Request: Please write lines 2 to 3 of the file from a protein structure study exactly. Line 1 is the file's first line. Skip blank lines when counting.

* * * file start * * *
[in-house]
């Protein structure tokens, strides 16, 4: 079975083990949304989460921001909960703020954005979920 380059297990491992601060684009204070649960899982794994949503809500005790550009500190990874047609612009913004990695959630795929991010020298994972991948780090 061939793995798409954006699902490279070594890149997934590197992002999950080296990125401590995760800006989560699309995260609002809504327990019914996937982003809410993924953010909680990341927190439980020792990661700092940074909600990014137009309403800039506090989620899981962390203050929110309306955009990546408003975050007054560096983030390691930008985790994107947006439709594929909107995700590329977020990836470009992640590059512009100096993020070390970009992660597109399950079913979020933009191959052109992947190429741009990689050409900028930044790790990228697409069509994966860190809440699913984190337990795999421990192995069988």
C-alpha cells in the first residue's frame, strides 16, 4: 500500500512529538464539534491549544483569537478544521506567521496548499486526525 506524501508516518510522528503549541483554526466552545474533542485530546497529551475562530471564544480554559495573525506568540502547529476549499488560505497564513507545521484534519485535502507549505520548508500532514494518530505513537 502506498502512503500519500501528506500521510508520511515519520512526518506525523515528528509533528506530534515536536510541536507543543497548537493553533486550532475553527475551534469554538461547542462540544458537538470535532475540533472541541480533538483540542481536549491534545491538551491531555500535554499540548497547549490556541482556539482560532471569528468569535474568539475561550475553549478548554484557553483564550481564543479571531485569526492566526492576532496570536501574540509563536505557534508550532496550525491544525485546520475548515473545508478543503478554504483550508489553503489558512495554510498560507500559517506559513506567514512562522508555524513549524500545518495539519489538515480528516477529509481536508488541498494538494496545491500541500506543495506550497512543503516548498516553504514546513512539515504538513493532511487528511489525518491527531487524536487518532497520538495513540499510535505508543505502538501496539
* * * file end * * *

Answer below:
């Protein structure tokens, strides 16, 4: 079975083990949304989460921001909960703020954005979920 380059297990491992601060684009204070649960899982794994949503809500005790550009500190990874047609612009913004990695959630795929991010020298994972991948780090 061939793995798409954006699902490279070594890149997934590197992002999950080296990125401590995760800006989560699309995260609002809504327990019914996937982003809410993924953010909680990341927190439980020792990661700092940074909600990014137009309403800039506090989620899981962390203050929110309306955009990546408003975050007054560096983030390691930008985790994107947006439709594929909107995700590329977020990836470009992640590059512009100096993020070390970009992660597109399950079913979020933009191959052109992947190429741009990689050409900028930044790790990228697409069509994966860190809440699913984190337990795999421990192995069988």
C-alpha cells in the first residue's frame, strides 16, 4: 500500500512529538464539534491549544483569537478544521506567521496548499486526525 506524501508516518510522528503549541483554526466552545474533542485530546497529551475562530471564544480554559495573525506568540502547529476549499488560505497564513507545521484534519485535502507549505520548508500532514494518530505513537 502506498502512503500519500501528506500521510508520511515519520512526518506525523515528528509533528506530534515536536510541536507543543497548537493553533486550532475553527475551534469554538461547542462540544458537538470535532475540533472541541480533538483540542481536549491534545491538551491531555500535554499540548497547549490556541482556539482560532471569528468569535474568539475561550475553549478548554484557553483564550481564543479571531485569526492566526492576532496570536501574540509563536505557534508550532496550525491544525485546520475548515473545508478543503478554504483550508489553503489558512495554510498560507500559517506559513506567514512562522508555524513549524500545518495539519489538515480528516477529509481536508488541498494538494496545491500541500506543495506550497512543503516548498516553504514546513512539515504538513493532511487528511489525518491527531487524536487518532497520538495513540499510535505508543505502538501496539